The three-week selloff in global bonds looks to be attracting the attention of quant funds that follow market trends — and they have been adding fuel to fire.

Funds that follow price momentum are actively building short positions in Treasuries as yields rise, according to at least one metric. The rolling 30-day correlation between the Treasury 10-year yield and Hedge Fund Research Inc.’s Macro/CTA Index reached its highest since March this week.

Global bond markets are suffering so far this year, with volatility gauges climbing to multi-month highs, as investors ramp up bets for an economic recovery. That’s prompted fears over a potential tantrum in havens, such as Treasuries and German bonds, raising the pressure on central banks to keep financing conditions easy. The risk is that quant funds act as a further catalyst.

A JPMorgan Chase & Co. model that follows a trend-following strategy backs the case that those funds — also known as commodity trading advisors — have been exacerbating the slide in global debt markets.

The model turned short 10-year German bunds on Feb. 12 and Treasuries on Feb. 16, and is now the most bearish on both in at least two years, JPMorgan strategists led by Nikolaos Panigirtzoglou in London wrote in a research note published Tuesday.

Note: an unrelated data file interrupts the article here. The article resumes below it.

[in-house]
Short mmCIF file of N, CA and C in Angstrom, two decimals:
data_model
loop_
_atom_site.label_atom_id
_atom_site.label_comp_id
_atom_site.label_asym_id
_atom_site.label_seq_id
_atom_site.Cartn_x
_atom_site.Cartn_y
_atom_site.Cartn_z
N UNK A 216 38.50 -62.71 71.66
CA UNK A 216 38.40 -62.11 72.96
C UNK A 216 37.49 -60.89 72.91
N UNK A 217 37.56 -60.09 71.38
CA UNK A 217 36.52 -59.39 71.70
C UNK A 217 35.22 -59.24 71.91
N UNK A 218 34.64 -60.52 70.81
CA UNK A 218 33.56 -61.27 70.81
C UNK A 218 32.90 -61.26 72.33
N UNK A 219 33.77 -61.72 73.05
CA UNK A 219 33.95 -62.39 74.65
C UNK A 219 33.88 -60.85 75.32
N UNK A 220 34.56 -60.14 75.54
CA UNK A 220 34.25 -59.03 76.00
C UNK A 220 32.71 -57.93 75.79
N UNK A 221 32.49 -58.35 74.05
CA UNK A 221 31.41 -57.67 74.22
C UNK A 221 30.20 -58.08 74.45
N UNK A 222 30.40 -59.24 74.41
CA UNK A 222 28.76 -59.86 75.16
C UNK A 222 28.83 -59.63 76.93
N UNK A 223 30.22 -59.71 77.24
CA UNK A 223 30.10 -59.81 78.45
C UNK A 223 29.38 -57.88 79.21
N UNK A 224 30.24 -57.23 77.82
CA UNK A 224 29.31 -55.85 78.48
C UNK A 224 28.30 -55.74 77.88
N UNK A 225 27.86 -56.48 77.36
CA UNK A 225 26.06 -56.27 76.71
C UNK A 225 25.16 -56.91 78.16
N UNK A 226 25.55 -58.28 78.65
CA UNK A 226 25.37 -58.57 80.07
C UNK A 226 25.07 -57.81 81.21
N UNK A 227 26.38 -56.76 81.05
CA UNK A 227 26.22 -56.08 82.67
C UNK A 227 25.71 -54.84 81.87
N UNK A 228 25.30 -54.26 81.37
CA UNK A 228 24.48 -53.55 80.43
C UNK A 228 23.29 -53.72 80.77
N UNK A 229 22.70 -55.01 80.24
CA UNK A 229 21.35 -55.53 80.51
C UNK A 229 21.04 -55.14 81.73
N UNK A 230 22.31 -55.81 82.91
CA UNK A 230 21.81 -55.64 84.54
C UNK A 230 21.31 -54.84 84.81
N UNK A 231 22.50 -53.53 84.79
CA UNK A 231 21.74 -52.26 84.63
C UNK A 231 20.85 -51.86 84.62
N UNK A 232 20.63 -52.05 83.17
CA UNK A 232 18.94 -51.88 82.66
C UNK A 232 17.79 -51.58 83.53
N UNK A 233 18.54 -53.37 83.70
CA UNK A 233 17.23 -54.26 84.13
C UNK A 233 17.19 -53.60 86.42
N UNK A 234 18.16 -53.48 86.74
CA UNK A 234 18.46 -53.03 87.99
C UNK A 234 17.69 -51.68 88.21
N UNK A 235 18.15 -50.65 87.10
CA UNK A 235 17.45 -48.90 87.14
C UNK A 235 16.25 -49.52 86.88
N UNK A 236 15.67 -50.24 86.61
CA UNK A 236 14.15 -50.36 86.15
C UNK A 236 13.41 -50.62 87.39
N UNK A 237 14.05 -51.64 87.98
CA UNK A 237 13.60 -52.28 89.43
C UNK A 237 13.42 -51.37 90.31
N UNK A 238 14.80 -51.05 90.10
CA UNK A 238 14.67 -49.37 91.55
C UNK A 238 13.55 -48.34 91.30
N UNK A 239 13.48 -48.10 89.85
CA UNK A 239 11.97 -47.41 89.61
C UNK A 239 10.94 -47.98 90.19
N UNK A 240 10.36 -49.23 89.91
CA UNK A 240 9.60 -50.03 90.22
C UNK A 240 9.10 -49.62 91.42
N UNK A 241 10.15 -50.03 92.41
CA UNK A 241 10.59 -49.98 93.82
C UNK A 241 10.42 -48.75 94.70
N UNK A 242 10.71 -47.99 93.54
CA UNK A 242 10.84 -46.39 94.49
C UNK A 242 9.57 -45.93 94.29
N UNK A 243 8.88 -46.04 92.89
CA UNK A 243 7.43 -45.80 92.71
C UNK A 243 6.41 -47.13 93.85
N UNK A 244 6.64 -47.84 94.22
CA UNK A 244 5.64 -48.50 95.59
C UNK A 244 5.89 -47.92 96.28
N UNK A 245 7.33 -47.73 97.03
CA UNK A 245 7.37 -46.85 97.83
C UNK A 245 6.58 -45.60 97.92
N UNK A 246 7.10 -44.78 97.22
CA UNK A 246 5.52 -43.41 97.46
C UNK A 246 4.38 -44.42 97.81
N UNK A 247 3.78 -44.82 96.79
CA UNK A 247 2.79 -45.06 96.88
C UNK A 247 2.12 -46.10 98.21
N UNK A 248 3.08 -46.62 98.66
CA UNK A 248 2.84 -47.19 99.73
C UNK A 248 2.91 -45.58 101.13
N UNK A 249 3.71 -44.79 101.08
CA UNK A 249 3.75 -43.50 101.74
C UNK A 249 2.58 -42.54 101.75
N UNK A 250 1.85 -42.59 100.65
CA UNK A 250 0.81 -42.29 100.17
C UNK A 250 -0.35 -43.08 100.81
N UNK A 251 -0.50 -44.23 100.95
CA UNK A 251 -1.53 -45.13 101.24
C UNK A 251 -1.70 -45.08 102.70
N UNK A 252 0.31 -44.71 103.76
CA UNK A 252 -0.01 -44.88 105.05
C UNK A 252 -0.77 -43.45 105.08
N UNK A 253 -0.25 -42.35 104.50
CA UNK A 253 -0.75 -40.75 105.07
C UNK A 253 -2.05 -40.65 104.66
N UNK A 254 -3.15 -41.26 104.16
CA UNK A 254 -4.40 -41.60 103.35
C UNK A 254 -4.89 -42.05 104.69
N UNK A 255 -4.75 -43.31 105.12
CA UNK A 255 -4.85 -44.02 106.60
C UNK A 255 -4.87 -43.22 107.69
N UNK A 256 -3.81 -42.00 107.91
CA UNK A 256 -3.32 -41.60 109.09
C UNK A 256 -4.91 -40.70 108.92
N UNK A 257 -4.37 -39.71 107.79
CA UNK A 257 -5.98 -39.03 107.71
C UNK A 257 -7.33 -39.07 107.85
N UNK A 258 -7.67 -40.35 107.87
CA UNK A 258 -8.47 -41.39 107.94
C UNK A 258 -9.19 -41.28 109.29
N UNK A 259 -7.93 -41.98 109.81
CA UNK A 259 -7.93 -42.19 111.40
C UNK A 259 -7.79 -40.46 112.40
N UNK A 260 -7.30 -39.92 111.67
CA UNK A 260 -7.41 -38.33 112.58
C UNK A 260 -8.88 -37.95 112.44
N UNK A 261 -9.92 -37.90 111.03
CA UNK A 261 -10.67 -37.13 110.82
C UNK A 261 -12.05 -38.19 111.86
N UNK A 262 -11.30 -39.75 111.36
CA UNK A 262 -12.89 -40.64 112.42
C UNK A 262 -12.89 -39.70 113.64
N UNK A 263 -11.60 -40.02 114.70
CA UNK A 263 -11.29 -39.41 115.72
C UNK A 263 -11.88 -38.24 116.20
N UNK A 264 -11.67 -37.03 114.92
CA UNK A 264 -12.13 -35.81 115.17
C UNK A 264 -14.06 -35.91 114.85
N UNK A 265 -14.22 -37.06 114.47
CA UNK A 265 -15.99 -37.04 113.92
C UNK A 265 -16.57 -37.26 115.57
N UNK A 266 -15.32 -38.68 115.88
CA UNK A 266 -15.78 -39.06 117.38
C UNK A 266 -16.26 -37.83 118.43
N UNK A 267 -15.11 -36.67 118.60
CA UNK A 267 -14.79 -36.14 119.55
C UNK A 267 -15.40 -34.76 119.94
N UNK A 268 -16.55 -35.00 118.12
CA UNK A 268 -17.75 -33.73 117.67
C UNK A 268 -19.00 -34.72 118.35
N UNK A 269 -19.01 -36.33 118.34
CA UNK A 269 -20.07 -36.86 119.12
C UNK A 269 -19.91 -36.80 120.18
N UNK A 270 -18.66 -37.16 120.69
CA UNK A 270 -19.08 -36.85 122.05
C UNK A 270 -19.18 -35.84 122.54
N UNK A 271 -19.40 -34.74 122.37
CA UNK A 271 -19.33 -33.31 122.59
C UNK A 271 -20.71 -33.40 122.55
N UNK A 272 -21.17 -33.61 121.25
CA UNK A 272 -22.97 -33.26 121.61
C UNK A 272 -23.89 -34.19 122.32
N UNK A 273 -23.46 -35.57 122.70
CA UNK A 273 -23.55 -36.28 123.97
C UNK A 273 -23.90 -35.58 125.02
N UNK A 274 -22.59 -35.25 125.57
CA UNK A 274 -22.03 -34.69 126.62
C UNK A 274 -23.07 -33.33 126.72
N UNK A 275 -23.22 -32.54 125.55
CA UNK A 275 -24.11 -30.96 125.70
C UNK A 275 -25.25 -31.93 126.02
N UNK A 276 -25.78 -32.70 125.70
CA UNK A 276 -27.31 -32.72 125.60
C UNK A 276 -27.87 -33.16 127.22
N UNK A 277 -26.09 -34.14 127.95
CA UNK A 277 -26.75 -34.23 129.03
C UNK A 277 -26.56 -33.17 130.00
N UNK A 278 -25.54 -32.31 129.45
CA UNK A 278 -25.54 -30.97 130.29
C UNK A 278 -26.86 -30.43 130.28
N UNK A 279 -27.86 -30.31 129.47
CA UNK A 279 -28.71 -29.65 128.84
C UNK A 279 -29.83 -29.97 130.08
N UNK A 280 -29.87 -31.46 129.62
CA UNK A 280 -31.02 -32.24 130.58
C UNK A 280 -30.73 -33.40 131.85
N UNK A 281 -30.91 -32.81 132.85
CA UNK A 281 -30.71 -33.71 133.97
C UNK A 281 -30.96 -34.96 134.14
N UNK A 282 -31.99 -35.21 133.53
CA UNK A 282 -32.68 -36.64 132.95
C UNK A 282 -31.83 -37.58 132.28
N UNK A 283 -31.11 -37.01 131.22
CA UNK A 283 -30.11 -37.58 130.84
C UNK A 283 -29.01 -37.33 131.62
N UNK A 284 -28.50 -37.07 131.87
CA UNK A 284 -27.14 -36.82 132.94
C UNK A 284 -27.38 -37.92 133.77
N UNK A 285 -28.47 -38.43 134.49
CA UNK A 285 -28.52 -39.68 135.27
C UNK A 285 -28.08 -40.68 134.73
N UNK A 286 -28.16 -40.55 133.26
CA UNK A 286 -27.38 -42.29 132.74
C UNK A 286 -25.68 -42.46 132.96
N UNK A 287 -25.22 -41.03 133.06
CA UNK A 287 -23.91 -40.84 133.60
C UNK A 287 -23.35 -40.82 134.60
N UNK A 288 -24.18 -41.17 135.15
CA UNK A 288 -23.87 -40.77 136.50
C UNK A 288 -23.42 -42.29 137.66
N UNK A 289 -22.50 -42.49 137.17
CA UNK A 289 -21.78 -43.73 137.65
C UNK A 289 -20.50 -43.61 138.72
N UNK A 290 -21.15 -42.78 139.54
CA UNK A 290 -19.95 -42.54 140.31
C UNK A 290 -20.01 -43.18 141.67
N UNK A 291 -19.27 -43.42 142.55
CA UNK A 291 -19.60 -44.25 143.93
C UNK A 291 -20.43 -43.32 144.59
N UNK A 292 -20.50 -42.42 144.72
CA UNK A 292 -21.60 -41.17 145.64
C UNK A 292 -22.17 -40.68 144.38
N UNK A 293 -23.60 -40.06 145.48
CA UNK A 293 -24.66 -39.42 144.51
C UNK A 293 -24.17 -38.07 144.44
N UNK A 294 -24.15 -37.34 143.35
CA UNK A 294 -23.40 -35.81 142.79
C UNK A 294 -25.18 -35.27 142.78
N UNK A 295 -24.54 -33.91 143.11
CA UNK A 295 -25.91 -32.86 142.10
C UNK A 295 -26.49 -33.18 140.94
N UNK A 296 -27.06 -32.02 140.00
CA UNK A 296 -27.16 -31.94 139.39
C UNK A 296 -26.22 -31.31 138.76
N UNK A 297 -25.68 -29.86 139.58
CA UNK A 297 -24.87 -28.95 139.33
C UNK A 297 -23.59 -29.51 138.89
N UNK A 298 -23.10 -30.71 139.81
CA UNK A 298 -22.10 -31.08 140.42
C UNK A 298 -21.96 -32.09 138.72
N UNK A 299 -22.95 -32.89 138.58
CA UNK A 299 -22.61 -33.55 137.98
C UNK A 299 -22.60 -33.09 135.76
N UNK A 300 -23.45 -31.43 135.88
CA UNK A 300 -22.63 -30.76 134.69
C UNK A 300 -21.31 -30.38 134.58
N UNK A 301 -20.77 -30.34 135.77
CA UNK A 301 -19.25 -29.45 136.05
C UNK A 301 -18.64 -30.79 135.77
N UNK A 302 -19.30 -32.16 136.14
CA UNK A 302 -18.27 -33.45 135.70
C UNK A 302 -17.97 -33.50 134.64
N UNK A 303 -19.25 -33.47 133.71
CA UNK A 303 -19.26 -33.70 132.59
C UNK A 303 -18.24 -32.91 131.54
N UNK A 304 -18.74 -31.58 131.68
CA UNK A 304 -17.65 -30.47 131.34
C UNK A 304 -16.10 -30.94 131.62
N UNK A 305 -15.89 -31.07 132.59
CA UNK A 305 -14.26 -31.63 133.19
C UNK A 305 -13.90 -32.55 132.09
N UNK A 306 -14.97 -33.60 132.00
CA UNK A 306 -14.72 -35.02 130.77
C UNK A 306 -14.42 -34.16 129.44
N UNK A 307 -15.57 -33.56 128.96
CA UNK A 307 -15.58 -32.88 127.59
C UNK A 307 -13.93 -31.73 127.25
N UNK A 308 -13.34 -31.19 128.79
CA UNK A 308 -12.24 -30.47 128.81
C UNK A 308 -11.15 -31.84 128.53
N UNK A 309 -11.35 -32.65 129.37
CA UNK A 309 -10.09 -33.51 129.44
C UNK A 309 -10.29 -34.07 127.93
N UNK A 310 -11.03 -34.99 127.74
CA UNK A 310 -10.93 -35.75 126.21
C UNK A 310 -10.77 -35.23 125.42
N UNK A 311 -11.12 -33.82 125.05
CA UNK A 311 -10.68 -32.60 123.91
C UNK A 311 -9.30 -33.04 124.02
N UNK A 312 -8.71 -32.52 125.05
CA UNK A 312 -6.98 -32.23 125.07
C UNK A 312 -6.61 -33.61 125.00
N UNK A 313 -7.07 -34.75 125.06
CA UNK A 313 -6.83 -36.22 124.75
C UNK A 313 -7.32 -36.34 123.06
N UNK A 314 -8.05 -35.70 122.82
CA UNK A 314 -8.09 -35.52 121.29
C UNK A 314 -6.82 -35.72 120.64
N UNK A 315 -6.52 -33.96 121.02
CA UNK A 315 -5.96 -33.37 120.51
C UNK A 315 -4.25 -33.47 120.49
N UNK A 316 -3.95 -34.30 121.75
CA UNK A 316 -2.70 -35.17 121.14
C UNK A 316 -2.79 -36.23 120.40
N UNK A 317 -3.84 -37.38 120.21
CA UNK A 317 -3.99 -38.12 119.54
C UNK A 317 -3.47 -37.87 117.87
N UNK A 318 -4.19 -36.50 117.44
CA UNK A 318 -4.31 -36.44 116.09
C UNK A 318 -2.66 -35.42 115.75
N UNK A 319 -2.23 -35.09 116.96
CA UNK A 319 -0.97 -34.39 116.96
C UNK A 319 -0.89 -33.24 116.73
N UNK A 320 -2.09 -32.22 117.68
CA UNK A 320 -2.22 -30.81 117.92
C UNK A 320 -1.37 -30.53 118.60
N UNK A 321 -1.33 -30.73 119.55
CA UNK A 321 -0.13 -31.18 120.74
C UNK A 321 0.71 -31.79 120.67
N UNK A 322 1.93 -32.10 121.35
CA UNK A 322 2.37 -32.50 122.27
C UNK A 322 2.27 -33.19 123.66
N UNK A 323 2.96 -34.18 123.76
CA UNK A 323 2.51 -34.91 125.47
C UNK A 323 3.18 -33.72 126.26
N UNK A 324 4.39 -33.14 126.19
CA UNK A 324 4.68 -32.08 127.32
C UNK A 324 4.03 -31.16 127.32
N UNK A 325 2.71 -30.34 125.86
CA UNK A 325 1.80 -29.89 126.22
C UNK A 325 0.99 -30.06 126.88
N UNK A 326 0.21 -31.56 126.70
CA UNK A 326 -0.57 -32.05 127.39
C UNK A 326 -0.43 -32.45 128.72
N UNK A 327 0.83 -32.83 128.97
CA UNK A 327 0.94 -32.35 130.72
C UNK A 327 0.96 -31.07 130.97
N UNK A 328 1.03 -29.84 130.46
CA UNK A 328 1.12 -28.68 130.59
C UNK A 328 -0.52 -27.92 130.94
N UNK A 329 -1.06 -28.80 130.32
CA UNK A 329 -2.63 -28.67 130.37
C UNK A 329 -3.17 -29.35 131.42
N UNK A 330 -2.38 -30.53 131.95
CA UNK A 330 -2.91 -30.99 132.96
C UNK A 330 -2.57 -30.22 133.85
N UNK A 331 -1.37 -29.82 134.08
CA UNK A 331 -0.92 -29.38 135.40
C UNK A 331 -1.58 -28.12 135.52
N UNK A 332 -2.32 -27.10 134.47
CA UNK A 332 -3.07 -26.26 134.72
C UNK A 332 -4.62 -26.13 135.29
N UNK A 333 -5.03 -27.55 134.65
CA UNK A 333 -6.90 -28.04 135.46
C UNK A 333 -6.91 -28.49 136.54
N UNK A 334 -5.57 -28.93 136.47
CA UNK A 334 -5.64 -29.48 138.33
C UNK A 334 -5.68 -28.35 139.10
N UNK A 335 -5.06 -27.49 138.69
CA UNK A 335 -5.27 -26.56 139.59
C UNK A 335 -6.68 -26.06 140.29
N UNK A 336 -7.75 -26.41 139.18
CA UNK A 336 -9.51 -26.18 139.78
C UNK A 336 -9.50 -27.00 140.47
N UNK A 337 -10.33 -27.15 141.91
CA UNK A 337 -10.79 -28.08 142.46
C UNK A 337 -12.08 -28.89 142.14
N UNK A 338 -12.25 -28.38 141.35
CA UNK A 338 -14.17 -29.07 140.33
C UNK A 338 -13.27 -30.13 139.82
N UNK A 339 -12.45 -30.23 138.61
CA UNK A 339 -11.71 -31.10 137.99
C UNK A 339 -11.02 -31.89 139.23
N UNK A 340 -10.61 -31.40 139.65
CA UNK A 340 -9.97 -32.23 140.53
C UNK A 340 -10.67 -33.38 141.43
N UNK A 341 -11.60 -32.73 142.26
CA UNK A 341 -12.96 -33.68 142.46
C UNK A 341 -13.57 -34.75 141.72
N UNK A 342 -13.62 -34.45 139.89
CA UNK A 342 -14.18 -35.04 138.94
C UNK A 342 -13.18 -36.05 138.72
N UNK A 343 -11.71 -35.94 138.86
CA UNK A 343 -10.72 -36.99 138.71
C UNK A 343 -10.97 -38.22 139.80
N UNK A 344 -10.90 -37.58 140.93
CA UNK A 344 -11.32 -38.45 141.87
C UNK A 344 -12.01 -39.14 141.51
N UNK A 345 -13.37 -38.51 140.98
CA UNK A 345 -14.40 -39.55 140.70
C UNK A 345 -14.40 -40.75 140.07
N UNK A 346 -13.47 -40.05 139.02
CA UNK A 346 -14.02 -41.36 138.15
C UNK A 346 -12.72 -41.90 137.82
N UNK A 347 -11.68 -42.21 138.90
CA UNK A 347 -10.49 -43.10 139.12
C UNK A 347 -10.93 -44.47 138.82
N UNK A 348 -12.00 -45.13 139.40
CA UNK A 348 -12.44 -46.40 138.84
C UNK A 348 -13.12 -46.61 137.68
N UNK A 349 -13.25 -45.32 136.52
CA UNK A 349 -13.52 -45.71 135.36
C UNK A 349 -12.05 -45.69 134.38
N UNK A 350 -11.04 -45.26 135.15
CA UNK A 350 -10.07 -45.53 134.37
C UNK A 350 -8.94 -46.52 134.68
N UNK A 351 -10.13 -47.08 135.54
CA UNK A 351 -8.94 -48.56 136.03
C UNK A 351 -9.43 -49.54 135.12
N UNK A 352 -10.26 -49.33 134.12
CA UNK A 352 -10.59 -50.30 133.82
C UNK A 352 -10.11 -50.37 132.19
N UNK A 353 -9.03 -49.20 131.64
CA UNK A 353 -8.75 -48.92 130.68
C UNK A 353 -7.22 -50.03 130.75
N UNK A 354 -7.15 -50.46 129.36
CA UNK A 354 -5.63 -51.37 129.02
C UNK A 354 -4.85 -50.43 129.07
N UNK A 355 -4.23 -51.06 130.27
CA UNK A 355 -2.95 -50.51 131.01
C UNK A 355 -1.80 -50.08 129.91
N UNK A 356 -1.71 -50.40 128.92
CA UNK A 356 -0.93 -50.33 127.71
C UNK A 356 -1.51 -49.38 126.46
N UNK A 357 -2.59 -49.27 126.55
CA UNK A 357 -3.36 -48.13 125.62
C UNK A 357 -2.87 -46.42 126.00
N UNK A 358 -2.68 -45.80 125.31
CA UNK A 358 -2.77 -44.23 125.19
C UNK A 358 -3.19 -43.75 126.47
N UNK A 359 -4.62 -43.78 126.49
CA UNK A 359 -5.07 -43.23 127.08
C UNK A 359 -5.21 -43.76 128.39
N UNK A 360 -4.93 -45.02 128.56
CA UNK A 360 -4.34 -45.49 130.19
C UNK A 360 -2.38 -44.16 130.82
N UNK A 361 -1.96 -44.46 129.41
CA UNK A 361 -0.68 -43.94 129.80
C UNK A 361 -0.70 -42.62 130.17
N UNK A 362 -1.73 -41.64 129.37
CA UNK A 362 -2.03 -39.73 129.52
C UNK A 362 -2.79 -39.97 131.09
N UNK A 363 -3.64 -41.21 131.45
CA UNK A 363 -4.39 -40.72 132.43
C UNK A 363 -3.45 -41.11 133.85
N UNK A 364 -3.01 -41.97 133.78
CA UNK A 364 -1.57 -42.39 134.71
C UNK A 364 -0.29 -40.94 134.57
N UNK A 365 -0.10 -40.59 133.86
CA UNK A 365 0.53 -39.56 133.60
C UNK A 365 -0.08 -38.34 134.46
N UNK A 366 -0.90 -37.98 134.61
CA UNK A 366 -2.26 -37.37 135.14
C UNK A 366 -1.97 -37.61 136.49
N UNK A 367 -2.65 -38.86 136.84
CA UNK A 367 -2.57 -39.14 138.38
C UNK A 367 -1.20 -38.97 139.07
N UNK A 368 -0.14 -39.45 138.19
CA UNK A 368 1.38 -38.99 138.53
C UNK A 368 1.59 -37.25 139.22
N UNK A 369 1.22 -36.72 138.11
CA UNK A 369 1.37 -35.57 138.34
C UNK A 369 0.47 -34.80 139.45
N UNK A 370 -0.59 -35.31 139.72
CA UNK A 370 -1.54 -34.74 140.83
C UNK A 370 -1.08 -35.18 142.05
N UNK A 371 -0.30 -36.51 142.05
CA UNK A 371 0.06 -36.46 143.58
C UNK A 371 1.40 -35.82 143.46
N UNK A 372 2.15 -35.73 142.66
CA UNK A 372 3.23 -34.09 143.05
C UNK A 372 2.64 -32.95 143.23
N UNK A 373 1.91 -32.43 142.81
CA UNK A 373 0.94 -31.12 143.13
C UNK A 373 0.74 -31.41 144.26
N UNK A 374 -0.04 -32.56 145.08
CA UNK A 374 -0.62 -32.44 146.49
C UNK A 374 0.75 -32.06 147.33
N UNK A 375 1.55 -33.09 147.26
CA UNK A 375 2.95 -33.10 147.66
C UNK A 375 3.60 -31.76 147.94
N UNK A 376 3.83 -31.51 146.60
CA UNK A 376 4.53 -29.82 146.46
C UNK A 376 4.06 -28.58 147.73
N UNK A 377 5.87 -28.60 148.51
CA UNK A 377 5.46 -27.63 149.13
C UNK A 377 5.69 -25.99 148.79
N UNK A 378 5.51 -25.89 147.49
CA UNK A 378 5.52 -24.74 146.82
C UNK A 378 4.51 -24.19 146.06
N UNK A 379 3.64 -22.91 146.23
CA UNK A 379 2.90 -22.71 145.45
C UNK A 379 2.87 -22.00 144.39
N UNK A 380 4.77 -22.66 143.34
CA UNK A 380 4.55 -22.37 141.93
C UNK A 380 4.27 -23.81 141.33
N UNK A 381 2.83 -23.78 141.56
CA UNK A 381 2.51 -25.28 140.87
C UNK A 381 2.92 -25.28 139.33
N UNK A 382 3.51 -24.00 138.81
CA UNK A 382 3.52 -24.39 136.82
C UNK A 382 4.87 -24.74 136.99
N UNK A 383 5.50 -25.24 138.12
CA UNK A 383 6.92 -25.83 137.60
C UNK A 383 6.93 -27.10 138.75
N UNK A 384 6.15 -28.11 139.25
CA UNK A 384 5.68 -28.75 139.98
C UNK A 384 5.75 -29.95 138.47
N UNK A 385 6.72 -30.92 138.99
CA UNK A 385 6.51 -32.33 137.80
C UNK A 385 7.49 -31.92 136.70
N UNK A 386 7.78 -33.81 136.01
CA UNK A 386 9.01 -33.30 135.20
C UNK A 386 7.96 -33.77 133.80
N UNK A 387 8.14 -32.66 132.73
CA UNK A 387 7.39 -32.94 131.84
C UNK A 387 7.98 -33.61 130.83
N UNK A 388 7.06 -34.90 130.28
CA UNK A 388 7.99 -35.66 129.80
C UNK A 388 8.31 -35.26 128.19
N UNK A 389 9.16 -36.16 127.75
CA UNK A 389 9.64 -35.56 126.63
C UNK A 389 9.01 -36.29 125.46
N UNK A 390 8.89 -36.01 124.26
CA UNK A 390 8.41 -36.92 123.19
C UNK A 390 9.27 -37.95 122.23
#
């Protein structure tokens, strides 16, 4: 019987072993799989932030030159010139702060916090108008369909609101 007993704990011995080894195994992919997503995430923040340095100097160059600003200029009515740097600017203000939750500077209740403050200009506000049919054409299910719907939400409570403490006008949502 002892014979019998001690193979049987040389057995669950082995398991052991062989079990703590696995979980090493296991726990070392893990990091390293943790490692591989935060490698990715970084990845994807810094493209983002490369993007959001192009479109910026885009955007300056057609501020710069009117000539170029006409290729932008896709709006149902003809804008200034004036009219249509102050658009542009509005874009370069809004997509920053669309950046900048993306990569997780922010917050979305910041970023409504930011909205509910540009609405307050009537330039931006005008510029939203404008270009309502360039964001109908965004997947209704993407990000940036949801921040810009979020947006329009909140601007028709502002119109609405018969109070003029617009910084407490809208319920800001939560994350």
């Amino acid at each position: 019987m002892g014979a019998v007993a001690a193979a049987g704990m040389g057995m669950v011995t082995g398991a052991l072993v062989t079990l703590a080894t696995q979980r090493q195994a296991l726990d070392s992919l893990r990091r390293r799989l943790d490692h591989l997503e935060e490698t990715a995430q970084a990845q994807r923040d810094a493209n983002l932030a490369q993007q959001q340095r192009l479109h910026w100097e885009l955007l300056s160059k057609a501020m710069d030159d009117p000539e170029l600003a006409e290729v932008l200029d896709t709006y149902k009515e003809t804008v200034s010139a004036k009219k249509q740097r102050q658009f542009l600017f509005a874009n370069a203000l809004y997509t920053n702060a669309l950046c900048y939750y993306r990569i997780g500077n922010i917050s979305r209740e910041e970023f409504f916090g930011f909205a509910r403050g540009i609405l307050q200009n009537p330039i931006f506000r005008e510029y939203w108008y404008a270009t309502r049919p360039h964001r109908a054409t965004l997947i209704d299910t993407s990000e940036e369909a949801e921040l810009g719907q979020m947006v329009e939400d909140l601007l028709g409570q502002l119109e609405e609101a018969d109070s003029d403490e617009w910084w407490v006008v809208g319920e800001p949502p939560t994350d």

“This suggests that CTAs have served to amplify the bond market sell-off in recent weeks,” they said.

It’s easy to see why quant funds are being drawn to sell. Treasuries have racked up three straight weeks of losses, with benchmark 10-year yields climbing around 30 basis points over the period to be at 1.37% on Wednesday. JPMorgan strategists note their model is still some way from the extreme levels that would indicate profit taking will begin.

Among other quant types, risk parity funds, which adjust their asset allocation based on volatility levels, have cut their Treasury exposure toward the lowest in at least five years, Barclays Plc strategists led by Emmanuel Cau wrote in a note.